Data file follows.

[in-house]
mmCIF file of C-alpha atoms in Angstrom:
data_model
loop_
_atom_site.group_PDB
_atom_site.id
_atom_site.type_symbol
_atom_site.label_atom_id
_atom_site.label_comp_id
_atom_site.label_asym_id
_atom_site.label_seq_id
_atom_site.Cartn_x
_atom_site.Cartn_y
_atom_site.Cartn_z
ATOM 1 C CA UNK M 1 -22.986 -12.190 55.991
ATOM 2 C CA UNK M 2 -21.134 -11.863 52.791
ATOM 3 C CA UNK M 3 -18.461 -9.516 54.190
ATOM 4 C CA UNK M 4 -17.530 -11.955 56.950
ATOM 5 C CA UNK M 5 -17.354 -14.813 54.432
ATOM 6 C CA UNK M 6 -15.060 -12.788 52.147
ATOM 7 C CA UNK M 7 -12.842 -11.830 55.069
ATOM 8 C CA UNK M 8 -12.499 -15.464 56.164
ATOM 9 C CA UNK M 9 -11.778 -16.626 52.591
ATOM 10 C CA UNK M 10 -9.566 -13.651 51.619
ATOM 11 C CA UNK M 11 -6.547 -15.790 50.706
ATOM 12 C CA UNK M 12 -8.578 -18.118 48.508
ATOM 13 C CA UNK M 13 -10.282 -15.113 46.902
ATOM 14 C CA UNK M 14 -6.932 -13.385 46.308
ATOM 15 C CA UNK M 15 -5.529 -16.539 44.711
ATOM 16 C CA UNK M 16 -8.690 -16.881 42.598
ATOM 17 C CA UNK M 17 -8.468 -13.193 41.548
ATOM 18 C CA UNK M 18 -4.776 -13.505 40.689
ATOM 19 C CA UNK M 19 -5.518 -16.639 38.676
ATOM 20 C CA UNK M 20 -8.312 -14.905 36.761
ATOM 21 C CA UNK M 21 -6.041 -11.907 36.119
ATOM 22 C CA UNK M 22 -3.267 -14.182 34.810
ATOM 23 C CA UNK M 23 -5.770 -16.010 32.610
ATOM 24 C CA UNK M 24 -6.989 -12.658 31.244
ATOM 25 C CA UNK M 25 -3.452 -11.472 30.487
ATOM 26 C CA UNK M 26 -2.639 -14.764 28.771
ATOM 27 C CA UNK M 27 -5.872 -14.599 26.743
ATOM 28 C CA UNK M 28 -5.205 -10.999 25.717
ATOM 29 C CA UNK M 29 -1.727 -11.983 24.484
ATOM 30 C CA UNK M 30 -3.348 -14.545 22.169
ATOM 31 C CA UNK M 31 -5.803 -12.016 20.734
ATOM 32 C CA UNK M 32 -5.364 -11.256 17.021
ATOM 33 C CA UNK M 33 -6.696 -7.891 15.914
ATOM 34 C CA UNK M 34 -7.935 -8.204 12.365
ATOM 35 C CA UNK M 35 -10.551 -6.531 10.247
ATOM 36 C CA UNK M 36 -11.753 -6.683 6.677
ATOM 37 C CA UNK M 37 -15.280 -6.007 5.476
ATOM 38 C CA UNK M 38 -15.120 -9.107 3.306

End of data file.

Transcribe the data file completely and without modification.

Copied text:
[in-house]
mmCIF file of C-alpha atoms in Angstrom:
data_model
loop_
_atom_site.group_PDB
_atom_site.id
_atom_site.type_symbol
_atom_site.label_atom_id
_atom_site.label_comp_id
_atom_site.label_asym_id
_atom_site.label_seq_id
_atom_site.Cartn_x
_atom_site.Cartn_y
_atom_site.Cartn_z
ATOM 1 C CA UNK M 1 -22.986 -12.190 55.991
ATOM 2 C CA UNK M 2 -21.134 -11.863 52.791
ATOM 3 C CA UNK M 3 -18.461 -9.516 54.190
ATOM 4 C CA UNK M 4 -17.530 -11.955 56.950
ATOM 5 C CA UNK M 5 -17.354 -14.813 54.432
ATOM 6 C CA UNK M 6 -15.060 -12.788 52.147
ATOM 7 C CA UNK M 7 -12.842 -11.830 55.069
ATOM 8 C CA UNK M 8 -12.499 -15.464 56.164
ATOM 9 C CA UNK M 9 -11.778 -16.626 52.591
ATOM 10 C CA UNK M 10 -9.566 -13.651 51.619
ATOM 11 C CA UNK M 11 -6.547 -15.790 50.706
ATOM 12 C CA UNK M 12 -8.578 -18.118 48.508
ATOM 13 C CA UNK M 13 -10.282 -15.113 46.902
ATOM 14 C CA UNK M 14 -6.932 -13.385 46.308
ATOM 15 C CA UNK M 15 -5.529 -16.539 44.711
ATOM 16 C CA UNK M 16 -8.690 -16.881 42.598
ATOM 17 C CA UNK M 17 -8.468 -13.193 41.548
ATOM 18 C CA UNK M 18 -4.776 -13.505 40.689
ATOM 19 C CA UNK M 19 -5.518 -16.639 38.676
ATOM 20 C CA UNK M 20 -8.312 -14.905 36.761
ATOM 21 C CA UNK M 21 -6.041 -11.907 36.119
ATOM 22 C CA UNK M 22 -3.267 -14.182 34.810
ATOM 23 C CA UNK M 23 -5.770 -16.010 32.610
ATOM 24 C CA UNK M 24 -6.989 -12.658 31.244
ATOM 25 C CA UNK M 25 -3.452 -11.472 30.487
ATOM 26 C CA UNK M 26 -2.639 -14.764 28.771
ATOM 27 C CA UNK M 27 -5.872 -14.599 26.743
ATOM 28 C CA UNK M 28 -5.205 -10.999 25.717
ATOM 29 C CA UNK M 29 -1.727 -11.983 24.484
ATOM 30 C CA UNK M 30 -3.348 -14.545 22.169
ATOM 31 C CA UNK M 31 -5.803 -12.016 20.734
ATOM 32 C CA UNK M 32 -5.364 -11.256 17.021
ATOM 33 C CA UNK M 33 -6.696 -7.891 15.914
ATOM 34 C CA UNK M 34 -7.935 -8.204 12.365
ATOM 35 C CA UNK M 35 -10.551 -6.531 10.247
ATOM 36 C CA UNK M 36 -11.753 -6.683 6.677
ATOM 37 C CA UNK M 37 -15.280 -6.007 5.476
ATOM 38 C CA UNK M 38 -15.120 -9.107 3.306